“More than a decade ago, we decided that community engagement would be something that we did as part of our jobs, not just something we did on the side.” Fred Lazarus IV, President, Maryland Institute College of Art
In large and small ways, MICA is a national leader in community engagement—both locally and globally.
Hundreds of courses, programs, campus organizations, and individual projects make up MICA’s community engagement lattice. The extensive outreach is integrated into every facet of the College’s curriculum and operations, giving rise to a model of collaboration between an academic institution and the community—both locally and globally. Last year, in the undergraduate curriculum alone, more than 50 courses were focused on creating tangible outcomes for the community, such as:
- the creation of a mobile “Injury Prevention” van used to educate children and adults about home health and safety
- a “virtual” supermarket that brings fresh foods to neighborhoods that lack healthful nutrition options
- a public awareness campaign for “Stepping Up,” a peer mentoring initiative aimed at reducing gang violence by keeping kids in school
Community engagement projects at MICA often cross disciplines and departments. For example, through MICA’s Loss and Consequences: The Drunk Driving Project partnership with the Maryland Highway Association and Urbanite magazine, 400 students researched issues related to drunk driving and generated 150 works of art. Up to 10 of these are set to be used in a statewide public awareness campaign.
Not only are MICA’s students active agents in community change, MICA’s faculty members, like Interdisciplinary Sculpture faculty member Sarah Doherty, are leading by example. To bring life to sometimes desolate evenings in downtown Baltimore, she secured a grant from the Downtown Partnership to project video in the windows of a vacant storefront in the center of the city. She hopes that the colorful, moving dynamism of the video will add energy to the area. During the day, she plans to use the space, which she is calling the In/Flux gallery, for a series of exhibitions.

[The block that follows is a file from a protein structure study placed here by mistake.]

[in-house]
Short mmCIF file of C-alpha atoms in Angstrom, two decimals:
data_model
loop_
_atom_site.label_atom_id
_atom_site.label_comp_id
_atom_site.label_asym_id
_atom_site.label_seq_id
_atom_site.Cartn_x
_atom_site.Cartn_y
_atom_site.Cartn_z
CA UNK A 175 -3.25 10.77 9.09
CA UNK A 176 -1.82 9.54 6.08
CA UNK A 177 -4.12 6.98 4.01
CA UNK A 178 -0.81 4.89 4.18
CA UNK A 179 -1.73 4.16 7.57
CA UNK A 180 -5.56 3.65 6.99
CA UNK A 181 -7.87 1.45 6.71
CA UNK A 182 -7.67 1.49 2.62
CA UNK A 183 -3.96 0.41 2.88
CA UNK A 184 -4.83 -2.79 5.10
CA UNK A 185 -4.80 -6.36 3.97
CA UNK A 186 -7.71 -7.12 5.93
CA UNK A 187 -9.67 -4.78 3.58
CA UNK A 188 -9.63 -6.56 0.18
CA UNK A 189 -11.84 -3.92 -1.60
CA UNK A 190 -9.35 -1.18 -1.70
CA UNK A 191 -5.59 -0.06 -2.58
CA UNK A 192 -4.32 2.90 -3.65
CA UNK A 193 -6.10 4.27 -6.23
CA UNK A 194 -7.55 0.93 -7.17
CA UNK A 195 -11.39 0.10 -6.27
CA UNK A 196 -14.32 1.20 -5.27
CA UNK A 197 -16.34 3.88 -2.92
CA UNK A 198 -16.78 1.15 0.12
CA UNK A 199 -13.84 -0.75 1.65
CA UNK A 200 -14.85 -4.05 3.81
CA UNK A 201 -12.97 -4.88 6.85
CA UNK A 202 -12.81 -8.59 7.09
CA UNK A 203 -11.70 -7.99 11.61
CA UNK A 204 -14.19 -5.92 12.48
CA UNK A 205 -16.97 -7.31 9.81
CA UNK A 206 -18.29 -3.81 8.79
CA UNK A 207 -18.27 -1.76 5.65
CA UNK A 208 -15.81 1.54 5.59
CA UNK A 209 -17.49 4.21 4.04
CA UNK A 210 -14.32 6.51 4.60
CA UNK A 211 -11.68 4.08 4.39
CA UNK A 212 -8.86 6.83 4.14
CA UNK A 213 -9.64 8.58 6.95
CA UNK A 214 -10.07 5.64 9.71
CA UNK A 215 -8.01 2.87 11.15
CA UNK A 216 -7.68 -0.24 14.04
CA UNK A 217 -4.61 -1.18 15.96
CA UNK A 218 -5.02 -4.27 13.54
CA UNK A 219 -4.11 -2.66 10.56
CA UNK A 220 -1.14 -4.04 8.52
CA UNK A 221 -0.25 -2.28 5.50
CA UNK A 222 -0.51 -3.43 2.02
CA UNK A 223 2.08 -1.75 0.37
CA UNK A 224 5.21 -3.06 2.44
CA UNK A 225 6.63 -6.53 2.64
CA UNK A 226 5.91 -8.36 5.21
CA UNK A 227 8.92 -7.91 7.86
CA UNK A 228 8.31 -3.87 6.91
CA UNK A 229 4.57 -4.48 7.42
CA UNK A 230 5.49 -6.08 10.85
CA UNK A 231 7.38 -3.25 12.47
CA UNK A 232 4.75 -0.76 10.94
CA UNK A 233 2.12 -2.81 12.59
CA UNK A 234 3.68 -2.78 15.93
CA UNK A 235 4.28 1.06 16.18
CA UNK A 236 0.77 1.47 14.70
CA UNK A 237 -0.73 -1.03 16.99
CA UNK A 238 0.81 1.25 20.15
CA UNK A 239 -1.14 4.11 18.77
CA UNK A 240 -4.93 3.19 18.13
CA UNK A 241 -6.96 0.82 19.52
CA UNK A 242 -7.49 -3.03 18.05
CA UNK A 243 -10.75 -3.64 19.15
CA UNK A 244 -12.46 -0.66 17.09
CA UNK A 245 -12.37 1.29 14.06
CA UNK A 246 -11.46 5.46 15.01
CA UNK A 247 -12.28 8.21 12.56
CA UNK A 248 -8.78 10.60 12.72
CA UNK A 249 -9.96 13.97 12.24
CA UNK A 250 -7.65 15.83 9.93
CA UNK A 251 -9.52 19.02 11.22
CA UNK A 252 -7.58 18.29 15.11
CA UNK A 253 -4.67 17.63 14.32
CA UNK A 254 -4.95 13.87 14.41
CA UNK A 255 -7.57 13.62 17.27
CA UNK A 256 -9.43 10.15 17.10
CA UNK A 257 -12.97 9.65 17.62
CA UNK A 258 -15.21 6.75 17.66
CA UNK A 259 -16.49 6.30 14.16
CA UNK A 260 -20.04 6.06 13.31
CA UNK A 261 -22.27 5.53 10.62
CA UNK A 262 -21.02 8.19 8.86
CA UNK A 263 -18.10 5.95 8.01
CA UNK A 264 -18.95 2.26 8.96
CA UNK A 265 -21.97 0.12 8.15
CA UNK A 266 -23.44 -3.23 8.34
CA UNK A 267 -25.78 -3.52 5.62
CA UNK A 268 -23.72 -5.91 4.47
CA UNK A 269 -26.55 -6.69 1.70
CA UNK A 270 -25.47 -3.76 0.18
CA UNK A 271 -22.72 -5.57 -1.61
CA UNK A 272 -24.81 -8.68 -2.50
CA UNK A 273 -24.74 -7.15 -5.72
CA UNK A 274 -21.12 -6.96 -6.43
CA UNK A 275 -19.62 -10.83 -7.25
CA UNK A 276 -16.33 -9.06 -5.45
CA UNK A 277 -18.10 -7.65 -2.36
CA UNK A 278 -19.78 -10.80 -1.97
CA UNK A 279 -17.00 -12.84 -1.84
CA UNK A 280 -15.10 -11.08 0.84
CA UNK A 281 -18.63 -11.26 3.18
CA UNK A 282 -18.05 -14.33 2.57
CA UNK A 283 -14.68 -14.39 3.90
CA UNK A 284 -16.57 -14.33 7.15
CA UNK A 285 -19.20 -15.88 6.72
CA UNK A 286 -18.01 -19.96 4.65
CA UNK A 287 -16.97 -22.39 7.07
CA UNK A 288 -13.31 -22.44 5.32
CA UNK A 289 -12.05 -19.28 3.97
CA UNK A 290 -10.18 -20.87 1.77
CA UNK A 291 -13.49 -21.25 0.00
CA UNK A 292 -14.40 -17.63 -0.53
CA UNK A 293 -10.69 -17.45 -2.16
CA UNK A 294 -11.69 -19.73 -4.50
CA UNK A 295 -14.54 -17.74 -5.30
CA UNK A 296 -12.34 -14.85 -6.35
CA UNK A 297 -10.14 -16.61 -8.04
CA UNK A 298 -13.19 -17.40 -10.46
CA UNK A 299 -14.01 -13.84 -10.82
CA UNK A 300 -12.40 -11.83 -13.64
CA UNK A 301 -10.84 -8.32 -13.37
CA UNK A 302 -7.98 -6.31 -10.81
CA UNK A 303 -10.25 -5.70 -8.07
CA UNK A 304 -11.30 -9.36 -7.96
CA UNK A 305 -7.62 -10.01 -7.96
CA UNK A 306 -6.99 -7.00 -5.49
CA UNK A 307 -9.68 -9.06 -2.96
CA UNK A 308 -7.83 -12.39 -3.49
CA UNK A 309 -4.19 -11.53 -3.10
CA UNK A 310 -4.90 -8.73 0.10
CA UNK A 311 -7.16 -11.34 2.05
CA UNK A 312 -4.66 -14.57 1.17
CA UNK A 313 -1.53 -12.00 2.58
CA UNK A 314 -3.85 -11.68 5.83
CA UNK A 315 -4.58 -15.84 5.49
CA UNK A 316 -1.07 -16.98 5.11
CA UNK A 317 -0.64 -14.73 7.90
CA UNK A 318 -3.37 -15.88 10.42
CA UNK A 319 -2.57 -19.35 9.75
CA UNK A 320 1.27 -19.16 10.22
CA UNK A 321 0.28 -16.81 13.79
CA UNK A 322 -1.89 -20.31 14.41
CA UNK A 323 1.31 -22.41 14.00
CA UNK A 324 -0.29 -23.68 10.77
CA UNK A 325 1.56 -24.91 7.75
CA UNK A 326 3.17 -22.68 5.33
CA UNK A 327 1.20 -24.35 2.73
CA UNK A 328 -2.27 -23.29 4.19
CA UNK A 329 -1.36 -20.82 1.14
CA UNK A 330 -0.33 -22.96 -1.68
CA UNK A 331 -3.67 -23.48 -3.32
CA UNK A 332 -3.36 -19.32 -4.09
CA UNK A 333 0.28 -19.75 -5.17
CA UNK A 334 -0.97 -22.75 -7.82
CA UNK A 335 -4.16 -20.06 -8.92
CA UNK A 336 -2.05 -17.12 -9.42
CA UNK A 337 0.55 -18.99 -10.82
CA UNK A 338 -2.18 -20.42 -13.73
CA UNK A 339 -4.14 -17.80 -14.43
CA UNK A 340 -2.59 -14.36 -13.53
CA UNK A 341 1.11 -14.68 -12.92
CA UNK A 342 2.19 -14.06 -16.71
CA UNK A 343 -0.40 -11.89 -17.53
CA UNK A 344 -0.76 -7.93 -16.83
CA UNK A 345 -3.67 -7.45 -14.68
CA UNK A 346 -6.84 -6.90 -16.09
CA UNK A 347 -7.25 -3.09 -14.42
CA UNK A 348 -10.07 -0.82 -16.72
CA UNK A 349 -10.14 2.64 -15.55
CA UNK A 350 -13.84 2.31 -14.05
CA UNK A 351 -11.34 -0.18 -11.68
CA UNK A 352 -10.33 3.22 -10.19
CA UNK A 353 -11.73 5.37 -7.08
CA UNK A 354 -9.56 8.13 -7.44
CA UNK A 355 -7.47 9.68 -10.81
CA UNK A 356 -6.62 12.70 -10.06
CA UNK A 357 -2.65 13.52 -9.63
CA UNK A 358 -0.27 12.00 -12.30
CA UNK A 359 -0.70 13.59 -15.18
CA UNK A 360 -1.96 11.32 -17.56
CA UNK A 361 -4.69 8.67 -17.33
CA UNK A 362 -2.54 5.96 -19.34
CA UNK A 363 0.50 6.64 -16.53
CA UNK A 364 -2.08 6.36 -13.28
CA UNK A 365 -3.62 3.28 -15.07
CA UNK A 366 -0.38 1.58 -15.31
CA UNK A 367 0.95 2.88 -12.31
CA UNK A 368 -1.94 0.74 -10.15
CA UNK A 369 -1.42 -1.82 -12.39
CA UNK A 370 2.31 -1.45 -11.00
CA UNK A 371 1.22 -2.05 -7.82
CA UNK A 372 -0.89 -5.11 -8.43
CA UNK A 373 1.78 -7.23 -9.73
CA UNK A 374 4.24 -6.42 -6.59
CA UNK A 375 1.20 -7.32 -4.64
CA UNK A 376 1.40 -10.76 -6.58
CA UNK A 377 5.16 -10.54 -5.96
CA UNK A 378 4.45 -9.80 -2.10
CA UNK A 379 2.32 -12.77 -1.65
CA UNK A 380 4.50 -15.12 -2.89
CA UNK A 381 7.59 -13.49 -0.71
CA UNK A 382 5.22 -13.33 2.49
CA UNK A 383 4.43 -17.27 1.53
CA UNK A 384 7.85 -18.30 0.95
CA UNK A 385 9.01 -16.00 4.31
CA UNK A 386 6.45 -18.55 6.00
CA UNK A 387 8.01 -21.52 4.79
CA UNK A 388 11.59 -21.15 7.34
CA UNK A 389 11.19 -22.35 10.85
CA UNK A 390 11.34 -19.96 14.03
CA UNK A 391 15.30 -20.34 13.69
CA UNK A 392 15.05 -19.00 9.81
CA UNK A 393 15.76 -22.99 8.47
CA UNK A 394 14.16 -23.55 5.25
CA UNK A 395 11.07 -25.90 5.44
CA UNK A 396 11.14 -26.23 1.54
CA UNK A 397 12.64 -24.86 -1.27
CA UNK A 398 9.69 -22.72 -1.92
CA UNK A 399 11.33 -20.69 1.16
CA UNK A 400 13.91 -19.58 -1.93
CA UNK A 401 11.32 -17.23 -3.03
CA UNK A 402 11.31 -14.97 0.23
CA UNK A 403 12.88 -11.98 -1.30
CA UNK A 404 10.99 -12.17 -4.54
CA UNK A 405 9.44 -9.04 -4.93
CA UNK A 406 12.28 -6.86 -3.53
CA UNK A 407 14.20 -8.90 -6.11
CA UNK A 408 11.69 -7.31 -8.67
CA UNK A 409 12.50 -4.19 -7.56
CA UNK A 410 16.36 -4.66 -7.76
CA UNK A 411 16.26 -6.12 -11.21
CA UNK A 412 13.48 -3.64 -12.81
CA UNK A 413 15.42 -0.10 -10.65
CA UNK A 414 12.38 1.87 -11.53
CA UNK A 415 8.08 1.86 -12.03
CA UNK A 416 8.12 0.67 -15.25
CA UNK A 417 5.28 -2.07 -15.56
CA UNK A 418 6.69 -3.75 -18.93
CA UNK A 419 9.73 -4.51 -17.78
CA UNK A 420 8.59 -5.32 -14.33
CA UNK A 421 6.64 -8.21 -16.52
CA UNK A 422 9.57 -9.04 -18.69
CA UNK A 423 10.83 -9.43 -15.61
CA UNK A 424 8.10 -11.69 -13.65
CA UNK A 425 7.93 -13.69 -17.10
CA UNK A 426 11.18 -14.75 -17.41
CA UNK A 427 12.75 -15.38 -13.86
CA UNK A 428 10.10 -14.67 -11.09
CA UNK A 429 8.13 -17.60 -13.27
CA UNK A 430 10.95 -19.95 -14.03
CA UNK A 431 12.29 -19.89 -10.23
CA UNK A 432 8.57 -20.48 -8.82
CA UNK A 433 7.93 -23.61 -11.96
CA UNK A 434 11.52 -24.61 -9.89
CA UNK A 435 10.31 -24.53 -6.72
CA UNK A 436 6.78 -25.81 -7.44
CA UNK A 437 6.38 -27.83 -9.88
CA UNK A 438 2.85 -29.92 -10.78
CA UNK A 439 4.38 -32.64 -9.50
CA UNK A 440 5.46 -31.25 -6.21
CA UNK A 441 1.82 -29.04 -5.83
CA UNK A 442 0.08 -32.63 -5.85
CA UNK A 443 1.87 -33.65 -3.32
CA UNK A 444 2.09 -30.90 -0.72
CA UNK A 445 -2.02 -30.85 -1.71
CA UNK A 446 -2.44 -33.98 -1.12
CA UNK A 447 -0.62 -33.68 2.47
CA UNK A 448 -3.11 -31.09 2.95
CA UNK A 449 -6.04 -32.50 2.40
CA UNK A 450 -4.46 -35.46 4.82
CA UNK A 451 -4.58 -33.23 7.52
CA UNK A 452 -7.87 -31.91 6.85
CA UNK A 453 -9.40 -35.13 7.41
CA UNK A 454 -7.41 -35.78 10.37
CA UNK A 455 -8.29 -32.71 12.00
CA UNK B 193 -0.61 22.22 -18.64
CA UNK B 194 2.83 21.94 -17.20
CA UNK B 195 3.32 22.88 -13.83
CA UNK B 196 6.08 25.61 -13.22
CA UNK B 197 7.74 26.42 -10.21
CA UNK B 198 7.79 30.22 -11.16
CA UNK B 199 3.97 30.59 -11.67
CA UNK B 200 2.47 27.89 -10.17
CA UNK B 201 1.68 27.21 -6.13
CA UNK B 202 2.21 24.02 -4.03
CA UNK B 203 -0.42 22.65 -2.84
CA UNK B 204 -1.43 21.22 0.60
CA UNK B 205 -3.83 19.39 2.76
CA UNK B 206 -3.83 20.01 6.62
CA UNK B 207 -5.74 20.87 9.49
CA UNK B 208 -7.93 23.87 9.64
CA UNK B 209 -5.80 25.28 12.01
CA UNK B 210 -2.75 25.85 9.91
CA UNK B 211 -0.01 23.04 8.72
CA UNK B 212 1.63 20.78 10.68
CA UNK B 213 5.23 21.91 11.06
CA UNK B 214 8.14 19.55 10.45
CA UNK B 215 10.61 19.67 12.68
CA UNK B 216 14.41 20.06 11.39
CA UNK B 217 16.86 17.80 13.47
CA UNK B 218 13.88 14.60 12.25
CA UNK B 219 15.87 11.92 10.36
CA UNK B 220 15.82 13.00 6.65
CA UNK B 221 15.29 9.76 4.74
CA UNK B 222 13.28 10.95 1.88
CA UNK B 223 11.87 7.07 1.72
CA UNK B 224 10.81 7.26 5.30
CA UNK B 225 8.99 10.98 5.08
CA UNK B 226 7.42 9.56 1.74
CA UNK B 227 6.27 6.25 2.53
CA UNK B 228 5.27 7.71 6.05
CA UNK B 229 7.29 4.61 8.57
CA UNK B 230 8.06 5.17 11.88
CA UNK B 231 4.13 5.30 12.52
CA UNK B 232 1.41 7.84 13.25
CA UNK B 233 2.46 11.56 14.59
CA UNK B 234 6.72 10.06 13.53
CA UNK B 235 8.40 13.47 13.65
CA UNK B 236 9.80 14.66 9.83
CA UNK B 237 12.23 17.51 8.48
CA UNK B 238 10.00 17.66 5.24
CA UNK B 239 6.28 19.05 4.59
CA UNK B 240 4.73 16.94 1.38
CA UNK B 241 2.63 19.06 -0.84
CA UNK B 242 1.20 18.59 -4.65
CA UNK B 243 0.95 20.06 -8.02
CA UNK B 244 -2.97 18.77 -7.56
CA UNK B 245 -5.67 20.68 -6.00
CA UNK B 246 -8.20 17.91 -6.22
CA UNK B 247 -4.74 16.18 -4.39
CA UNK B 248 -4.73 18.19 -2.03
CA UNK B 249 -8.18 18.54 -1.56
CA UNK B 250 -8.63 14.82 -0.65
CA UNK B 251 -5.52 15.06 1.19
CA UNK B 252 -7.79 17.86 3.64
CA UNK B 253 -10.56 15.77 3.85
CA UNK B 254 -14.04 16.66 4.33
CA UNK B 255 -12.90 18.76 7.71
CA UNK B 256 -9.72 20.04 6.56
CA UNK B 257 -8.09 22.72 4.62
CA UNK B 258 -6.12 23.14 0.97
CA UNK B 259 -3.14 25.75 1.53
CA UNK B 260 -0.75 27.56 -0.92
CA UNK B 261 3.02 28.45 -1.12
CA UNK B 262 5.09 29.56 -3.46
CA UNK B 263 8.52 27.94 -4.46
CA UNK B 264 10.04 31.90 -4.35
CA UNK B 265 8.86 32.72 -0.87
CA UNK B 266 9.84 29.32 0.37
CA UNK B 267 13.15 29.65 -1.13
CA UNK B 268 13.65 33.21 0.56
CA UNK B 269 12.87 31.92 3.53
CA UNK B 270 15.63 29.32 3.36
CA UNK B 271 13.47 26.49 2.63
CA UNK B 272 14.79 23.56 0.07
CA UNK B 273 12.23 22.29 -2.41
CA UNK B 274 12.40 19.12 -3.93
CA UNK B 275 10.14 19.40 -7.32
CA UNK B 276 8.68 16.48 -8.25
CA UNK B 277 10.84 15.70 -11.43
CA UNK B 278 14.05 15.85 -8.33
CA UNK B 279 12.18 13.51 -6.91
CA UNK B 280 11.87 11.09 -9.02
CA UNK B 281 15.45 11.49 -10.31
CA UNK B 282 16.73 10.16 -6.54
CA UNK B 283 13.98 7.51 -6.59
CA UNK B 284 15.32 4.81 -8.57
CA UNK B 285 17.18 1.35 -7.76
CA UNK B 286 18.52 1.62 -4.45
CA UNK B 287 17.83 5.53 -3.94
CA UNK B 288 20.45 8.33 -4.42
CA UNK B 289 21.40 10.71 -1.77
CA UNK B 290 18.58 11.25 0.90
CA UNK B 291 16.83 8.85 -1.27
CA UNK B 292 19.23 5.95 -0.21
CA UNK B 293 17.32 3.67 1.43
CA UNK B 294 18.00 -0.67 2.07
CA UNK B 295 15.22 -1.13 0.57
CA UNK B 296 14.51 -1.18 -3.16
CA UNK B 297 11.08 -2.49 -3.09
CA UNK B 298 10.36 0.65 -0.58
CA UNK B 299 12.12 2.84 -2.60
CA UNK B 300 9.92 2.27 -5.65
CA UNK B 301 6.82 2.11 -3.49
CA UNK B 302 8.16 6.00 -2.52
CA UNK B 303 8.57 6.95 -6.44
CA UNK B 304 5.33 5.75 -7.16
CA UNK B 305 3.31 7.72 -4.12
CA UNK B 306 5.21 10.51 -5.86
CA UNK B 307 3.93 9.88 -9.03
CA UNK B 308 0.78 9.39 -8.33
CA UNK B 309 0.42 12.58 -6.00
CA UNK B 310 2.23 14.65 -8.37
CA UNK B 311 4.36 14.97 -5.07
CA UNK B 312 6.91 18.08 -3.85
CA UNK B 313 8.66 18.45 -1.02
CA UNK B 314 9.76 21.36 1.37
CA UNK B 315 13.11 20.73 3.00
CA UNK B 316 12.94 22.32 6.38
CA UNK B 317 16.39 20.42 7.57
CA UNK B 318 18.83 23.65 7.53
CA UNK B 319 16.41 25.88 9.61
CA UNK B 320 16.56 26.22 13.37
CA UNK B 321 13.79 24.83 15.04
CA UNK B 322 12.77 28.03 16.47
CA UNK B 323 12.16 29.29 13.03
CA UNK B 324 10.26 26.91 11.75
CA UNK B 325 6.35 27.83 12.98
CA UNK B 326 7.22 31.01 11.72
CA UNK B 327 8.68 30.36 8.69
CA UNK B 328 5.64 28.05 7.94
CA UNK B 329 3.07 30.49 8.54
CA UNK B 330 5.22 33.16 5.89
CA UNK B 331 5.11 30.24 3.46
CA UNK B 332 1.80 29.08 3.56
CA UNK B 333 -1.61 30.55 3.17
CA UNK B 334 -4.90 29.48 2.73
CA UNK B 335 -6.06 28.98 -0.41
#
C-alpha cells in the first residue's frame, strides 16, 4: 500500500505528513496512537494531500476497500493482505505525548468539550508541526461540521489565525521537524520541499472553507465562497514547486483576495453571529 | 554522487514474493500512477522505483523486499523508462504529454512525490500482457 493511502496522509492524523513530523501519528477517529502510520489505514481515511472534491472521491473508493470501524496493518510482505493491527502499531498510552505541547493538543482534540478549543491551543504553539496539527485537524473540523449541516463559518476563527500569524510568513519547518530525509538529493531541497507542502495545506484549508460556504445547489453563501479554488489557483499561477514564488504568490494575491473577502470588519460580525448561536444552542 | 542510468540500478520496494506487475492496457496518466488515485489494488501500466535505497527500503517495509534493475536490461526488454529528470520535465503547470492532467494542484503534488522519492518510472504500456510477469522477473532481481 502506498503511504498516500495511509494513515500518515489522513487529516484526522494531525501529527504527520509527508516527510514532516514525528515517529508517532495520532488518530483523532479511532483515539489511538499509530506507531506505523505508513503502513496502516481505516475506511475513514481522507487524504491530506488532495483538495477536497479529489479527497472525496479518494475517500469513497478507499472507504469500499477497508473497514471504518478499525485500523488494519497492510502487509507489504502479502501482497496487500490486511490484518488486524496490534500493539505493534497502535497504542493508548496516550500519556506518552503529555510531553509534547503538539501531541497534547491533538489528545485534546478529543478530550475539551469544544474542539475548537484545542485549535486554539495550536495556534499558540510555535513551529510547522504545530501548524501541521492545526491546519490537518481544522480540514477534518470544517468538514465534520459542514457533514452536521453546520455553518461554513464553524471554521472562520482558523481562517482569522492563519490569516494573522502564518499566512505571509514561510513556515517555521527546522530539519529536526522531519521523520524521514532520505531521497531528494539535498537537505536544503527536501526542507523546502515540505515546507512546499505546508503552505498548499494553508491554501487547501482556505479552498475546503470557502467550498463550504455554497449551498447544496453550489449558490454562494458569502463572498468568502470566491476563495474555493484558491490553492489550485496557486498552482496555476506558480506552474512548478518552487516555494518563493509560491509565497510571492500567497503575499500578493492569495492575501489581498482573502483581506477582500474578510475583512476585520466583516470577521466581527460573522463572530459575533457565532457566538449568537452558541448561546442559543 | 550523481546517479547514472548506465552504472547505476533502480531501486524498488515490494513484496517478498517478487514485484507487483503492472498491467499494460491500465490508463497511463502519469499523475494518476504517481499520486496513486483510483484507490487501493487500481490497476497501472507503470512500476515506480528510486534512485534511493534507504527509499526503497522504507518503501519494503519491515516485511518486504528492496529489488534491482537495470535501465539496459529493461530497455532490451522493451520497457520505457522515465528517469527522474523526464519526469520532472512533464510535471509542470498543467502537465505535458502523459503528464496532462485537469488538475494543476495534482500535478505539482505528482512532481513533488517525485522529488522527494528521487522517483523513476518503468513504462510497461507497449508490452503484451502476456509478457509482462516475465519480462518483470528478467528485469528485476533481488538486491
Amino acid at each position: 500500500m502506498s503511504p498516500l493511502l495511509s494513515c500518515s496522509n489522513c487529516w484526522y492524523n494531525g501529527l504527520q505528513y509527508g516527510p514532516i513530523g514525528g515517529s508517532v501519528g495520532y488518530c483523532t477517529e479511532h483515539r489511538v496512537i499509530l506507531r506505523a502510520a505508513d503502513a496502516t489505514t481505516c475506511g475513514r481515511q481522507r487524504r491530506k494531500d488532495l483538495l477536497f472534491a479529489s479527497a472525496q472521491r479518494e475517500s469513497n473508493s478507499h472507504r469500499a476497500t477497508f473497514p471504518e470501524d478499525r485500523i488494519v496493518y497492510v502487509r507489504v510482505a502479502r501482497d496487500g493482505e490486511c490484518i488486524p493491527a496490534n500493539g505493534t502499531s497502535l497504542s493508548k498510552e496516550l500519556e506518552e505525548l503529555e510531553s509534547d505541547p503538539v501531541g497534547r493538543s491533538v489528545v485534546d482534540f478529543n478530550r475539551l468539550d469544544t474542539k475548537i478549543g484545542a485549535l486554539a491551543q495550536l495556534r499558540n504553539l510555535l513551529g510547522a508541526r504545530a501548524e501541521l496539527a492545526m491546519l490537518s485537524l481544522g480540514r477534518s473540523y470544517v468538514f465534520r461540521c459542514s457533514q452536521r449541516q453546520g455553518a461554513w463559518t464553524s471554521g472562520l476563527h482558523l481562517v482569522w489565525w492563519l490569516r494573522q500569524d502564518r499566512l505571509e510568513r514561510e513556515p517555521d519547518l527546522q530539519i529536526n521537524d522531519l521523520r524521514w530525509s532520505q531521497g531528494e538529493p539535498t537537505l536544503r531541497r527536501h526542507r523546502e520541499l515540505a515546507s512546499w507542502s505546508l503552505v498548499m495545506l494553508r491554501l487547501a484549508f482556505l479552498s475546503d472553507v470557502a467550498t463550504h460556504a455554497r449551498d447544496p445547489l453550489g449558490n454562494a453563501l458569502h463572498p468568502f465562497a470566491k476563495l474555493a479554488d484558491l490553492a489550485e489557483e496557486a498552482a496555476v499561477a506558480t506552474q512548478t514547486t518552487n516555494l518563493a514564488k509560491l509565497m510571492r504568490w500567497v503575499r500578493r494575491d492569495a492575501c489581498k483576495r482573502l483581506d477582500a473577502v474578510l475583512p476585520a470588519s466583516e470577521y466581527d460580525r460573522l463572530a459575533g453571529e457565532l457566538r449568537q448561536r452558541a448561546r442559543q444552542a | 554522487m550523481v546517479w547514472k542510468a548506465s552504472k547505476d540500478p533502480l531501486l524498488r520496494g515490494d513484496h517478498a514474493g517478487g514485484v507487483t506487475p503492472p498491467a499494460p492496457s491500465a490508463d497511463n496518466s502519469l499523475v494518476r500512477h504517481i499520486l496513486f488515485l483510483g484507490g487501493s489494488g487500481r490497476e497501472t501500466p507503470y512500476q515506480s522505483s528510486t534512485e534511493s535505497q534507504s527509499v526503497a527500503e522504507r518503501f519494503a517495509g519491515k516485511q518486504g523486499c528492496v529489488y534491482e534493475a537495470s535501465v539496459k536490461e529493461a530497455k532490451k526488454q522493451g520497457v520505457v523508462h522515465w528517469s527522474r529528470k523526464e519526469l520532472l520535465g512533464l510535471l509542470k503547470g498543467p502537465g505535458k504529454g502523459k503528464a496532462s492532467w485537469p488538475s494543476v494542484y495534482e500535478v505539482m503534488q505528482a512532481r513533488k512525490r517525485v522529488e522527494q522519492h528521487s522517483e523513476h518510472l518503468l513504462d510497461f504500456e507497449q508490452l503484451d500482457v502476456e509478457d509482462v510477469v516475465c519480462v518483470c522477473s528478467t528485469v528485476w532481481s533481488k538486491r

MICA is the literal hub for educational initiatives related to community engagement. The Community Arts Convening and Research Project conference, hosted by MICA in March 2011, gathered dozens of educators, artists, activists, students, and practitioners together to discuss the relevance and future of community artists. The conference attendees together explored curriculum design, outcome measurement, change management, pedagogical modeling, cross-sector connections, racial matters, and democracy, among other topics.
Coordinating all of the social and civic initiatives at MICA may prove to be an almost impossible task. Simply cataloguing them all could be herculean in scope. But those are exactly the tasks undertaken by the team in the College’s Office of Community Engagement, inaugurated in fall 2010. The office’s goal is to “connect the dots” between the myriad community-oriented projects and activities spearheaded by MICA students, faculty, and staff in the following areas: academic, experiential, research, facilities, and operations. In this way, the College can examine why successful projects have been meaningful, build synergies among people, departments, and ideas, and maximize the impact of MICA’s seemingly innumerable programs.